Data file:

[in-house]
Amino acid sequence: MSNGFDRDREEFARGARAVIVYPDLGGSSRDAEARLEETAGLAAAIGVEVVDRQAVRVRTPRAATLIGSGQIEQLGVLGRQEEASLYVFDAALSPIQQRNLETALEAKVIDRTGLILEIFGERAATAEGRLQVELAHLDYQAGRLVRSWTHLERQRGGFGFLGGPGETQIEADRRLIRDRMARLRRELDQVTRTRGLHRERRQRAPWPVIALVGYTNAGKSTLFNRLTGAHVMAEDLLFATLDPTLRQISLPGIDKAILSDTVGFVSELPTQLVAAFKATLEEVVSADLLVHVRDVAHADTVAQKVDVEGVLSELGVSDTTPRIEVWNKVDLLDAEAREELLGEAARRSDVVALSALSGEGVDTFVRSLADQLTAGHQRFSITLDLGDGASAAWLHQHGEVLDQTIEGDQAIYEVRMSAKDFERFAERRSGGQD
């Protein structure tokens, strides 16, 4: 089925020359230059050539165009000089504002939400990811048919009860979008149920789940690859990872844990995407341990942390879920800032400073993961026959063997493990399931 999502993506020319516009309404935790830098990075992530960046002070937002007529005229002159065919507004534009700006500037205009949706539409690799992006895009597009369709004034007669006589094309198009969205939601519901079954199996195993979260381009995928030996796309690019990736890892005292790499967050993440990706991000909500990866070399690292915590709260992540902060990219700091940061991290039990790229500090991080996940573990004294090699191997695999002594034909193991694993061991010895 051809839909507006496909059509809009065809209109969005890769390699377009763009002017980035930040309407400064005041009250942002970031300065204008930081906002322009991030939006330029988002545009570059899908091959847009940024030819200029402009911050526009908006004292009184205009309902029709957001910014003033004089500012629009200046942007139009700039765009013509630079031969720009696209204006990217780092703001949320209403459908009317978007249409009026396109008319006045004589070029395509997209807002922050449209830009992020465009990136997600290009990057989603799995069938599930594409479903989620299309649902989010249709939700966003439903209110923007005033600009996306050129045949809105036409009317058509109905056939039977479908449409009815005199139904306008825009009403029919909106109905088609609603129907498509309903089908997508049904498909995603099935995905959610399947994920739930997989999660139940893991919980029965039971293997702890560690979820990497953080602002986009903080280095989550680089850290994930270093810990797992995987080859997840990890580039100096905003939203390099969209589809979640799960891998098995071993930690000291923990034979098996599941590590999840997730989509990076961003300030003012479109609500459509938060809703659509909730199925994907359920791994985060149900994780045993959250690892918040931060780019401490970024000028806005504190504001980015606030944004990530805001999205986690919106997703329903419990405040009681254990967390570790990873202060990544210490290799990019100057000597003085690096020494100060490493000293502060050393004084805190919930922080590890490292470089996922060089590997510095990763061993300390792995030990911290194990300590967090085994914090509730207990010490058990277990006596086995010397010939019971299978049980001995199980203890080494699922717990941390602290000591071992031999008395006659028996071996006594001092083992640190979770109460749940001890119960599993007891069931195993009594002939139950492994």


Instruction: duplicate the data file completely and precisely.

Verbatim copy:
[in-house]
Amino acid sequence: MSNGFDRDREEFARGARAVIVYPDLGGSSRDAEARLEETAGLAAAIGVEVVDRQAVRVRTPRAATLIGSGQIEQLGVLGRQEEASLYVFDAALSPIQQRNLETALEAKVIDRTGLILEIFGERAATAEGRLQVELAHLDYQAGRLVRSWTHLERQRGGFGFLGGPGETQIEADRRLIRDRMARLRRELDQVTRTRGLHRERRQRAPWPVIALVGYTNAGKSTLFNRLTGAHVMAEDLLFATLDPTLRQISLPGIDKAILSDTVGFVSELPTQLVAAFKATLEEVVSADLLVHVRDVAHADTVAQKVDVEGVLSELGVSDTTPRIEVWNKVDLLDAEAREELLGEAARRSDVVALSALSGEGVDTFVRSLADQLTAGHQRFSITLDLGDGASAAWLHQHGEVLDQTIEGDQAIYEVRMSAKDFERFAERRSGGQD
């Protein structure tokens, strides 16, 4: 089925020359230059050539165009000089504002939400990811048919009860979008149920789940690859990872844990995407341990942390879920800032400073993961026959063997493990399931 999502993506020319516009309404935790830098990075992530960046002070937002007529005229002159065919507004534009700006500037205009949706539409690799992006895009597009369709004034007669006589094309198009969205939601519901079954199996195993979260381009995928030996796309690019990736890892005292790499967050993440990706991000909500990866070399690292915590709260992540902060990219700091940061991290039990790229500090991080996940573990004294090699191997695999002594034909193991694993061991010895 051809839909507006496909059509809009065809209109969005890769390699377009763009002017980035930040309407400064005041009250942002970031300065204008930081906002322009991030939006330029988002545009570059899908091959847009940024030819200029402009911050526009908006004292009184205009309902029709957001910014003033004089500012629009200046942007139009700039765009013509630079031969720009696209204006990217780092703001949320209403459908009317978007249409009026396109008319006045004589070029395509997209807002922050449209830009992020465009990136997600290009990057989603799995069938599930594409479903989620299309649902989010249709939700966003439903209110923007005033600009996306050129045949809105036409009317058509109905056939039977479908449409009815005199139904306008825009009403029919909106109905088609609603129907498509309903089908997508049904498909995603099935995905959610399947994920739930997989999660139940893991919980029965039971293997702890560690979820990497953080602002986009903080280095989550680089850290994930270093810990797992995987080859997840990890580039100096905003939203390099969209589809979640799960891998098995071993930690000291923990034979098996599941590590999840997730989509990076961003300030003012479109609500459509938060809703659509909730199925994907359920791994985060149900994780045993959250690892918040931060780019401490970024000028806005504190504001980015606030944004990530805001999205986690919106997703329903419990405040009681254990967390570790990873202060990544210490290799990019100057000597003085690096020494100060490493000293502060050393004084805190919930922080590890490292470089996922060089590997510095990763061993300390792995030990911290194990300590967090085994914090509730207990010490058990277990006596086995010397010939019971299978049980001995199980203890080494699922717990941390602290000591071992031999008395006659028996071996006594001092083992640190979770109460749940001890119960599993007891069931195993009594002939139950492994």